Amongst the current range of Indigenous Australian Internet sites this is highly unlikely to be a unique situation and may indeed prove to be the norm. But, it highlights a significant gap in Aboriginal and Torres Strait Islander participation in networked services, and one that will need some specific and direct action if Indigenous Australians are to genuinely control the provision of services which are designed for, and to represent them. Without the direct and active participation of competent Aboriginal and Torres Strait Islander personnel, real control and self-determination will continue to remain elusive ideological niceties. As Korpela (1995, p24) notes:
"...it should be understood that [information technology] for appropriate development can not be genuinely and sustainably implemented without the participation of communities." Korpela (1995, p24)
Much of the development of KooriNet has been motivated by distinctly Indigenous Australian cultural considerations. The obligation to share scarce, and therefore valuable, resources for the common good of Aboriginal and Torres Strait Islander people has been a strong incentive encouraging the investment of considerable time, effort and funds in both making KooriNet a reality and for its continuing expansion. The potential for Indigenous Australians to utilise KooriNet as a medium for the exchange of information has also been clearly realised, as have the possibilities for bilateral education on contemporary Indigenous Australian issues and consequent social change. KooriNet has been and continues to be a significant manifestation of Aboriginal and Torres Strait Islander empowerment in the context of the new information technologies and one which, it is believed, could easily be used as a model by other institutions and organisations in similar circumstances to those of the Koori Centre.
Minority access to educational technology (read computers in classrooms) has received considerable attention, but chiefly in the North American setting and concentrating mainly on non-indigenous peoples. There is, however, a large and growing body of work on the socio-political aspects of implementating substantial information technologies in the 'developing' countries. While it would be unsound to attempt to directly equate the experience of an indigenous minority in a Western country with that of an autonomous non-Western nation state (Korpela, 1994 p187), there are nonetheless some interesting similarities between these experiences; in large part probably due to their shared post-colonial status, which may serve to better inform consideration of the local situation.
Rodriguez (1994, p31), for example, in documenting factors inhibiting the development of Latin American databases, lists the following impediments which could be as well applied to the circumstances of many rural and remote Aboriginal and Torres Straits Islander communities attempting to access or establish a presence on the Internet:
- scarcity of local capital
- inability to absorb recurring costs
- high illiteracy rate
- language barriers
- telephone, postal and electric services inadequate
- telecommunications networks inaccessible
- insufficient hard-copy collections
- shortage of trained manpower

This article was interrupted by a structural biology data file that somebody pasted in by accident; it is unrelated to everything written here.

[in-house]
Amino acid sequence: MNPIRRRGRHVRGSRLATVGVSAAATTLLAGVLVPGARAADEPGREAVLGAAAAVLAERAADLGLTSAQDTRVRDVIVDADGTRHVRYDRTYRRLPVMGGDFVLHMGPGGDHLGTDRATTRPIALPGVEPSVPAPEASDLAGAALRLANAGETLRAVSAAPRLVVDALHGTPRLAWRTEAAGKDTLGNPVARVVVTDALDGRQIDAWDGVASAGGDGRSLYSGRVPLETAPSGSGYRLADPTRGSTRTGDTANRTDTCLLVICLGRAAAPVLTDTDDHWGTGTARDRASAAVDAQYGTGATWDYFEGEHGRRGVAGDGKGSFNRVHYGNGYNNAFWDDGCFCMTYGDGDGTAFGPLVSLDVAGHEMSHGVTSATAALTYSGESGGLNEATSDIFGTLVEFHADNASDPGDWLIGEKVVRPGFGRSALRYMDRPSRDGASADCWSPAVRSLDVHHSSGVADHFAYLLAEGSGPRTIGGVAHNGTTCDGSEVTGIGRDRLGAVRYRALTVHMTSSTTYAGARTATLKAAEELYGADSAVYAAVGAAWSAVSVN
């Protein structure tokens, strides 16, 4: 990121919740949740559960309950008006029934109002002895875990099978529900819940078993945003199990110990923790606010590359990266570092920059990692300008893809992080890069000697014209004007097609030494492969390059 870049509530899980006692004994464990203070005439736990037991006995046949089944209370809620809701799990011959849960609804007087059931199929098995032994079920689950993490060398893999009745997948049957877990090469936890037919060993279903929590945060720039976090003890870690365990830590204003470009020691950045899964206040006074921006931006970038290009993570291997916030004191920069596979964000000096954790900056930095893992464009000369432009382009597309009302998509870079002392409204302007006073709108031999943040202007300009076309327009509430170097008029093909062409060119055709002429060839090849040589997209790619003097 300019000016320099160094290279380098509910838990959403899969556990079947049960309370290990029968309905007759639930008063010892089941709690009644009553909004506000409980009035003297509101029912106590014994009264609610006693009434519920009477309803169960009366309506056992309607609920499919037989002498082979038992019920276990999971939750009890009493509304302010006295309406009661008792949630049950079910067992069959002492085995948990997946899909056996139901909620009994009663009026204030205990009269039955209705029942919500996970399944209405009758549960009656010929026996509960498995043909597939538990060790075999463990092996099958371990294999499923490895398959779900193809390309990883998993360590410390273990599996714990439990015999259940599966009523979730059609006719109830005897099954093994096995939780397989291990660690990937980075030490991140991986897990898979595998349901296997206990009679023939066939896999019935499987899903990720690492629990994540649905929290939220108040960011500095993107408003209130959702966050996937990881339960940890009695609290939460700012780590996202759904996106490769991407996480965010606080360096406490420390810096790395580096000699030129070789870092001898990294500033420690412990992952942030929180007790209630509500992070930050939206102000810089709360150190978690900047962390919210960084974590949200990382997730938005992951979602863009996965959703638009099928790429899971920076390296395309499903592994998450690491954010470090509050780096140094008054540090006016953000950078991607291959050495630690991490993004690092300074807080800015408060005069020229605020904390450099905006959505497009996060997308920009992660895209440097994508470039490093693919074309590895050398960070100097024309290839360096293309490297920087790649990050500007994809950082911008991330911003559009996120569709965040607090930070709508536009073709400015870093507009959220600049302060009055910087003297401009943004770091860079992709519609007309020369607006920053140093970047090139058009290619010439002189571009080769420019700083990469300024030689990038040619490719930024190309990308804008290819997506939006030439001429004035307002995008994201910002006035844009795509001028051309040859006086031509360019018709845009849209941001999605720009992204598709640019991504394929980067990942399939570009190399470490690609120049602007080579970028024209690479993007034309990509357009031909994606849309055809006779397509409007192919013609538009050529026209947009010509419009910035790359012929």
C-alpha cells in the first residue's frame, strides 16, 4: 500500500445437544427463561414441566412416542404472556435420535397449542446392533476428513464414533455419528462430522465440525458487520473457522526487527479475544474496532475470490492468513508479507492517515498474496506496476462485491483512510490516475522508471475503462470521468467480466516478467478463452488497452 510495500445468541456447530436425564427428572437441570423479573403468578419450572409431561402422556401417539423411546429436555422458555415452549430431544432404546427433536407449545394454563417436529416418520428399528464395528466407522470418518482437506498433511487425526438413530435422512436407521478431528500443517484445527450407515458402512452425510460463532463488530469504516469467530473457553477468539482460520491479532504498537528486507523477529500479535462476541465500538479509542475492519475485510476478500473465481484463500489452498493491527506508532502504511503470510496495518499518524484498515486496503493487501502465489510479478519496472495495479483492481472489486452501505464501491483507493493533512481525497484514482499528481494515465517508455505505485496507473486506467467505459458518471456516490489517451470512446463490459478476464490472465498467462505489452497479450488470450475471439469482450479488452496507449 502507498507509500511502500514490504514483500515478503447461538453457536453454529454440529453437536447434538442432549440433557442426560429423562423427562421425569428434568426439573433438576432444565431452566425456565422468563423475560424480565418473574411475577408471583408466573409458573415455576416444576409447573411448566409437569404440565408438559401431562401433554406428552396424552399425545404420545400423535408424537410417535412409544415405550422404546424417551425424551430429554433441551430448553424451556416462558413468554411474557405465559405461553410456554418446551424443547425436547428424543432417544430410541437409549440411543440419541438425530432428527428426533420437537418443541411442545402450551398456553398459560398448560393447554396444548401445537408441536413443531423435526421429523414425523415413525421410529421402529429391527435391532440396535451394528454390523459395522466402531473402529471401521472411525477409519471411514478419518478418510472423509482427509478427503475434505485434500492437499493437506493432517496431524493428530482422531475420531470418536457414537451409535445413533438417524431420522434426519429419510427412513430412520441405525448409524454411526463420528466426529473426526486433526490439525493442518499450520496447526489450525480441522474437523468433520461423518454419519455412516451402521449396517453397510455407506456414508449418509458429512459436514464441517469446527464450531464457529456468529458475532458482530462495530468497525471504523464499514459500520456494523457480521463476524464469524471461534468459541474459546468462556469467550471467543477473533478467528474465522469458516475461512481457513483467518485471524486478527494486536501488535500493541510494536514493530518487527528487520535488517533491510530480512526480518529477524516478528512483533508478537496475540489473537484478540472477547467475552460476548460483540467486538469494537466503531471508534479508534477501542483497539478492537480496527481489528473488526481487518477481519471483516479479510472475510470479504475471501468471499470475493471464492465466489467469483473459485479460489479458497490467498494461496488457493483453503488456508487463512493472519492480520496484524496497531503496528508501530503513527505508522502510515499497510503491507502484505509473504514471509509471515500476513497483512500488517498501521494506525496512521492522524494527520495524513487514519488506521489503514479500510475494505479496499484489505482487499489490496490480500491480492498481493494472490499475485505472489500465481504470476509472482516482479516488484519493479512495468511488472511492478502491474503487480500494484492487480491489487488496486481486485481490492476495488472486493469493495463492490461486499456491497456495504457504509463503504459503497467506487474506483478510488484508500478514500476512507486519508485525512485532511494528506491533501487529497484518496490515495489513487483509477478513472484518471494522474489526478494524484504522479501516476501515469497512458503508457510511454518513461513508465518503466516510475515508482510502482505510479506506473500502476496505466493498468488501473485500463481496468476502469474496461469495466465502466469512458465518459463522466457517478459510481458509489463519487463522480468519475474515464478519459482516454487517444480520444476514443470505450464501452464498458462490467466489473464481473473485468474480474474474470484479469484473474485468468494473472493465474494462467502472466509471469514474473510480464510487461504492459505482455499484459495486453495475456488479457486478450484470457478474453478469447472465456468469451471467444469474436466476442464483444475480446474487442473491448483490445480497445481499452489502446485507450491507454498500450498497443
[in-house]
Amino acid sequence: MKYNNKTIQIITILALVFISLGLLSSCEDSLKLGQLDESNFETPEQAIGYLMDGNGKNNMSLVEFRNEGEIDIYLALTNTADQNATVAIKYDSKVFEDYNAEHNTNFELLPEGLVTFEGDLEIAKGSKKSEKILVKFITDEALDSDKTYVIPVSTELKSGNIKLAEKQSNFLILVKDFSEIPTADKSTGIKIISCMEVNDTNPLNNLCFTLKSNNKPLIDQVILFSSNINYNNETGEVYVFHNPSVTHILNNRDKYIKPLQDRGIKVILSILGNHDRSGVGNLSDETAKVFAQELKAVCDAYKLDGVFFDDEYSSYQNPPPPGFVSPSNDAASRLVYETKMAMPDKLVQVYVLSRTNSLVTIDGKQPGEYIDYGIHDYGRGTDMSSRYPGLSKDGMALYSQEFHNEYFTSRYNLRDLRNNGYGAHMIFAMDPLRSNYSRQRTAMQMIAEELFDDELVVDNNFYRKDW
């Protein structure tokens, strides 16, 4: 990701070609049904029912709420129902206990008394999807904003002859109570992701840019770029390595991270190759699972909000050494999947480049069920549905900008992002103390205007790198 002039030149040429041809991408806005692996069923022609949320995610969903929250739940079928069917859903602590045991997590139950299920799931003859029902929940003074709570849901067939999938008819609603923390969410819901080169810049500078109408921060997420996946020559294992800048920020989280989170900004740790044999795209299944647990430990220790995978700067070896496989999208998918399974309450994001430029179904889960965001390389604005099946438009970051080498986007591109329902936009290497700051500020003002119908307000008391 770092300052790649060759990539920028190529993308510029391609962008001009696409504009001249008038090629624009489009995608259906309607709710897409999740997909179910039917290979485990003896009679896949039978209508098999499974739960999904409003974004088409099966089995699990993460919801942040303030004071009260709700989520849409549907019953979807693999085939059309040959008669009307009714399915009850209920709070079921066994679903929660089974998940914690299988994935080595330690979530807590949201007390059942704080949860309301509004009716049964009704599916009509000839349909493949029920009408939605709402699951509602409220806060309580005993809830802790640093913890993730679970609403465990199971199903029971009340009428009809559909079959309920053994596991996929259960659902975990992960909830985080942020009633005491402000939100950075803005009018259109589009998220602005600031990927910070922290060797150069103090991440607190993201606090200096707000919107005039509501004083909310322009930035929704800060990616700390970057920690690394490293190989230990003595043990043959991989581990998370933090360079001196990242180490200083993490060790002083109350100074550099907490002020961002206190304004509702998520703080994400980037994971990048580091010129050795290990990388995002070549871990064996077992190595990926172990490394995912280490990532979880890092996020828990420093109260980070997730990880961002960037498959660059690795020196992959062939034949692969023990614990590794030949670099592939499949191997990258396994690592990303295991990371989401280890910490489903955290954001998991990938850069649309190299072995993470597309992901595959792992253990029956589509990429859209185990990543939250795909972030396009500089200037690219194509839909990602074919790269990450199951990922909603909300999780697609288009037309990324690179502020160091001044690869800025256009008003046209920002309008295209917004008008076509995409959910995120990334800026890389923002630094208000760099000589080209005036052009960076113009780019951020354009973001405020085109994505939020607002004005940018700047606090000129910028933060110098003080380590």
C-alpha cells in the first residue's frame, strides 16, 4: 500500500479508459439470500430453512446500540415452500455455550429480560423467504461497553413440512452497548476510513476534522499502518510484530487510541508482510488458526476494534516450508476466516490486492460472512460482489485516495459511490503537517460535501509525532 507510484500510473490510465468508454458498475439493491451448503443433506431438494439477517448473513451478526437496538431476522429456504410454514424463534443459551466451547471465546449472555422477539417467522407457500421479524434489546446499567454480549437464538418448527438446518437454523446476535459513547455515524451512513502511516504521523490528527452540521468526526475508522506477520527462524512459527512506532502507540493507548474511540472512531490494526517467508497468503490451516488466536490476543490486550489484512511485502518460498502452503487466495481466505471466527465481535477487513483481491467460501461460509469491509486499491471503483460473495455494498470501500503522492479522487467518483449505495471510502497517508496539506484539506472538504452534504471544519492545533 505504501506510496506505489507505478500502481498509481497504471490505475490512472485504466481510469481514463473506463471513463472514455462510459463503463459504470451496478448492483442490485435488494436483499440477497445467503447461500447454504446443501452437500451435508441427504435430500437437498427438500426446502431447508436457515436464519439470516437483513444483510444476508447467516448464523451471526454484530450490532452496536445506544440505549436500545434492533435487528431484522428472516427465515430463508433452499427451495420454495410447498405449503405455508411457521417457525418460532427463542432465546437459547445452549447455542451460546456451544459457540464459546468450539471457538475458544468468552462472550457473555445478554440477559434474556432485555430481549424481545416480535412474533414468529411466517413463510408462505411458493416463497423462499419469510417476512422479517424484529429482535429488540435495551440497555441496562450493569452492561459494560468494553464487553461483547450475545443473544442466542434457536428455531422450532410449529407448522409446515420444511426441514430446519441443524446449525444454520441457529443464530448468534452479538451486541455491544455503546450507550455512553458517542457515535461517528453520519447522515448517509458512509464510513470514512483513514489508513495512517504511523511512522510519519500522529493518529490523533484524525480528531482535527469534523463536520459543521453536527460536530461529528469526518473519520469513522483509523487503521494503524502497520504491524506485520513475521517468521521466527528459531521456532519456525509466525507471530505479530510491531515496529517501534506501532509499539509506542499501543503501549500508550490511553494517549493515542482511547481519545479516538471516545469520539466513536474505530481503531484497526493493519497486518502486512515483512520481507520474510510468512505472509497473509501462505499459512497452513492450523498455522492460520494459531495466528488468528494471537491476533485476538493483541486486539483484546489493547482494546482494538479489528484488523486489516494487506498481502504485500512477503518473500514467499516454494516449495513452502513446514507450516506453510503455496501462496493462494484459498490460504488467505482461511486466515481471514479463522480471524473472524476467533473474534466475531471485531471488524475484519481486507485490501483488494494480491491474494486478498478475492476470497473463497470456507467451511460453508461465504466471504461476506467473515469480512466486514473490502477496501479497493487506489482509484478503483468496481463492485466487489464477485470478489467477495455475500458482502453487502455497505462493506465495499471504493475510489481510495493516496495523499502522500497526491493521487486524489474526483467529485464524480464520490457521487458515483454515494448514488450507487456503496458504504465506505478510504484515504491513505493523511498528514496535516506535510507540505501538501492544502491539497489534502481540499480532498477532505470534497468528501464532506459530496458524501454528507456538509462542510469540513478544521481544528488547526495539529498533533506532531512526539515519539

- inadequate continuing education
- dearth of specialists
- high cost of networking with continental systems
- large rural areas lack necessary infrastructure
- communication, transportation and information flow all inadequate
The KooriNet project has been acutely aware of these issues, in the former case, because it embodies strategies intended to overcome some of these barriers yet remains largely frustrated by others and, in the latter; because it has been a self-conscious participant in such a process. While KooriNet can, by offering a public access facility and dial-up services, possibly enhance access for Indigenous communities in metropolitan Sydney, it has limited potential to extend these particular services to populations outside, say, a 100km radius of the University itself. KooriNet can provide WWW server space and site design services to even the most remote communities if they are aware of what is being offered them. However, it cannot equip them with the physical resources to view their own WWW site, should they have the necessary infrastructure available to utilise these.
In this context, Benton's assertion,
"Indigenous people have the power right now to tap into these networks, quite literally, and on their own terms. They can become the leaders in the information age." (1992, p24)
seems more than slightly optimistic. Certainly the information rich members of Indigenous communities such as the current subscribers to <atsiuni> might be approaching such a position. However, for the vast majority of Aboriginal and Torres Strait Islander people, becoming part of an Indigenous Australian cybercommunity is still a distant dream, assuming it is something of which they are even aware or, far more importantly, want. As Toyne and Granites observe:
"The current developments are rapidly projecting community members into information networks which are global in scope and capable of drawing the affairs of the community into an infinity of external agendas." (1996, p107)
As Indigenous Australian access to the Internet expands, a significant issue to be faced will be the impact of the new medium on Aboriginal and Torres Strait Islander cultures and societies. Although, unlike the broadcast media, the Internet affords far greater opportunity for user selectiveness and a new individualised interactivity,